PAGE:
“It is astonishing how little one feels alone when one loves.” ~John Bulwer
I am very fortunate to have come from a loving family. My family members have a wide range of personalities, and even though they’re all very opinionated, they are not judgmental in the least.
Growing up around these amazing people allowed me to recognize that superficial differences don’t matter much when people share a profound love.
Regardless of whether you’ve experienced this type of bond, you’re probably familiar with the benefits of love.
Love acts as a buffer against stress and helps you avoid being overcome by negative emotions.
Even when you feel frustrated, anxious, or annoyed, you can still be aware of a certain blissfulness that exists outside your current mood. Studies have shown that love helps you feel more nurturing, socially connected, motivated, and inspired; it also fosters a feeling of overall happiness.
What Is That Loving Feeling?
All these benefits are amazing, but what about romantic love? You know, that heart-pounding, butterflies-in-your-stomach feeling you get when you’re around your beloved? Those romantic sensations come from the brain’s dopamine-rich reward center. Romantic love also triggers brain regions rich in oxytocin, which is a chemical that helps us bond with others.
These areas of the brain are the same as those associated with desire, addiction, and euphoric states, so it’s no surprise that new love really can feel like being under the influence of a drug.
Now, you might think that love—or the feeling that we perceive as love—doesn’t last.
Just as your body builds up a tolerance to a drug, the feelings of arousal, fear, and reward that come with the anticipation of something new can fade as a relationship matures. However, to say that the feeling of love itself disappears would be a mistake in perception.
As time goes on, those butterflies are replaced by more trust. It’s still love, but it’s a different stage of love.
Your initial focus on compatibility turns to a more complex understanding of what you like and don’t like about your partner as you get to know him or her better. The process of falling in love is really meant to serve as a way into this deeper, more complex understanding of another human being.
How to Fall in Love Every Day
Staying in a loving state isn’t a matter of finding your soul mate; it’s a state of mind or being. It’s a willingness to purposefully connect with another person, and it’s not nearly as difficult as it sounds. If you want to feel connected and in love every single day:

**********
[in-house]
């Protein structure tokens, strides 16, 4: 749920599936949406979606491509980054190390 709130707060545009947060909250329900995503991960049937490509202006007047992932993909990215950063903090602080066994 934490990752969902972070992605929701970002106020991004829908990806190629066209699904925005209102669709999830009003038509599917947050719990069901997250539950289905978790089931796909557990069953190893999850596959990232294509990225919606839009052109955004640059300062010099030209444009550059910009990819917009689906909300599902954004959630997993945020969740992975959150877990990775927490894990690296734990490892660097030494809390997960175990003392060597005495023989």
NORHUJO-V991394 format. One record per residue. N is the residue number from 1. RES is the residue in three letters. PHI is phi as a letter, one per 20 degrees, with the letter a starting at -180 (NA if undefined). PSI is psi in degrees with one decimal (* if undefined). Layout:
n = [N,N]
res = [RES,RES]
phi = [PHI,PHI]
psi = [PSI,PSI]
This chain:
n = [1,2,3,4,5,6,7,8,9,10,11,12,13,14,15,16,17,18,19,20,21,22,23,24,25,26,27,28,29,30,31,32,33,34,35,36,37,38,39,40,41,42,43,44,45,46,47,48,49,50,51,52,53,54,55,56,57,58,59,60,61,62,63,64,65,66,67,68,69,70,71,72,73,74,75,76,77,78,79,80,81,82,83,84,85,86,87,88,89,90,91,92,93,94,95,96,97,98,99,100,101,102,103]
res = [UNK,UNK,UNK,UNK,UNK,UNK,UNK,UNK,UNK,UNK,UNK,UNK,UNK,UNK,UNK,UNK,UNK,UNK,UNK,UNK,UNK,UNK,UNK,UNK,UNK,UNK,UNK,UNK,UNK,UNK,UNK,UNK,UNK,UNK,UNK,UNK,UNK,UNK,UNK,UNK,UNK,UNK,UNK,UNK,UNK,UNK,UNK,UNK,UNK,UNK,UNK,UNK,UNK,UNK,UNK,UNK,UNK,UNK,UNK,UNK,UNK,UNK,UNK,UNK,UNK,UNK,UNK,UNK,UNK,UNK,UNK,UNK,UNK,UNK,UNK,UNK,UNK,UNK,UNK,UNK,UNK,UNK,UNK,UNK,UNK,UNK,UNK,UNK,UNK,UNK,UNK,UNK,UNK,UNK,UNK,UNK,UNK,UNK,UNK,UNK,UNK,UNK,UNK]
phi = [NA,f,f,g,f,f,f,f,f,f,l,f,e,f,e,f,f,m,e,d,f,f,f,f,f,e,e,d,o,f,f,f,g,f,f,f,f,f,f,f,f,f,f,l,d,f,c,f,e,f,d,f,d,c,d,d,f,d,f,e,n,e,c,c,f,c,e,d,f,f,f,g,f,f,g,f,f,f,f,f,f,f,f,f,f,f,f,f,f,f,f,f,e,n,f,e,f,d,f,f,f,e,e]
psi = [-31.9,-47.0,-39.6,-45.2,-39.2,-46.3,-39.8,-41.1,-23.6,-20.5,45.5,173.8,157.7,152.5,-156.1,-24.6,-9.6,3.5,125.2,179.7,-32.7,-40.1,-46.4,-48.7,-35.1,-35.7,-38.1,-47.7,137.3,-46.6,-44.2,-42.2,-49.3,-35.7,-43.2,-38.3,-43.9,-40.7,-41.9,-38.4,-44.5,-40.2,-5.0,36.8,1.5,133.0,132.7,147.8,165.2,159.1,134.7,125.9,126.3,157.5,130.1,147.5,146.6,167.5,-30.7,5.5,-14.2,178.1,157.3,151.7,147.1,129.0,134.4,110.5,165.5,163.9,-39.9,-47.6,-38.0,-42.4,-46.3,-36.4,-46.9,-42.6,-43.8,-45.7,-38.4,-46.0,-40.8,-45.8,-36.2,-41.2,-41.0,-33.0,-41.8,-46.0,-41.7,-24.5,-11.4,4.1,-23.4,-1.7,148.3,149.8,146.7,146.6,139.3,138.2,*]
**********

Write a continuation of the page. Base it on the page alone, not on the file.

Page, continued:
1. Look for the good.
Deliberately focus on things you like about three to five people in your life, and write down those things. This act of gratitude can boost your happiness, and focusing on what you like about a person can bring you closer to love by triggering positive feelings.
2. Find commonalities.
Sometimes I joke that I want to hug everyone at an airport. On a literal level, this sounds a little intrusive, but it’s just a metaphor for my delight in the connections we have to one another. When you recognize your connections to other people, the love you feel for them is the same love you feel for your family and friends.
Ask yourself what you have in common with the people with whom you spend a lot of time, either in a personal setting or a professional one. This will help your brain feel more synchronized and in a state of harmony.
3. Pay attention.
Too often, we take important people for granted. If you already have someone you love in your life, deliberately attend to him or her in person, or keep a reminder of your love nearby. Deliberate attention stimulates the brain’s reward center and makes us feel good.
Meditation calms the mental chatter and helps your brain feel less anxious. Love will come more easily as you find yourself at peace with the world through this practice.
Imagine the beauty of a world where people experienced love daily, a world in which the connection between beings was recognized and celebrated by all. That world would be filled with people who were engaged, tolerant, and less violent.
The idea of “falling in love” is most valuable if we view it in terms of how we are all connected by a unified consciousness. Use the above techniques to find greater compassion in challenging circumstances or simply as your contribution to improving a world in need.
This is not a fake state of pretending to be connected, but rather a genuine effort to express the full power of connection that you possess. Love is the gateway to a much larger consciousness if you use it to transcend rather than simply appease the self.
Girl with heart-shaped glasses image via Shutterstock
About Srini Pillay
Dr. Srini Pillay, founder and CEO of NeuroBusiness Group, is a pioneer in brain-based executive coaching who is dedicated to collaborating with experts to help people unleash their full potential. He also serves as assistant clinical professor of psychiatry at Harvard Medical School and teaches in the Executive Education Programs at Harvard Business School and Duke Corporate Education.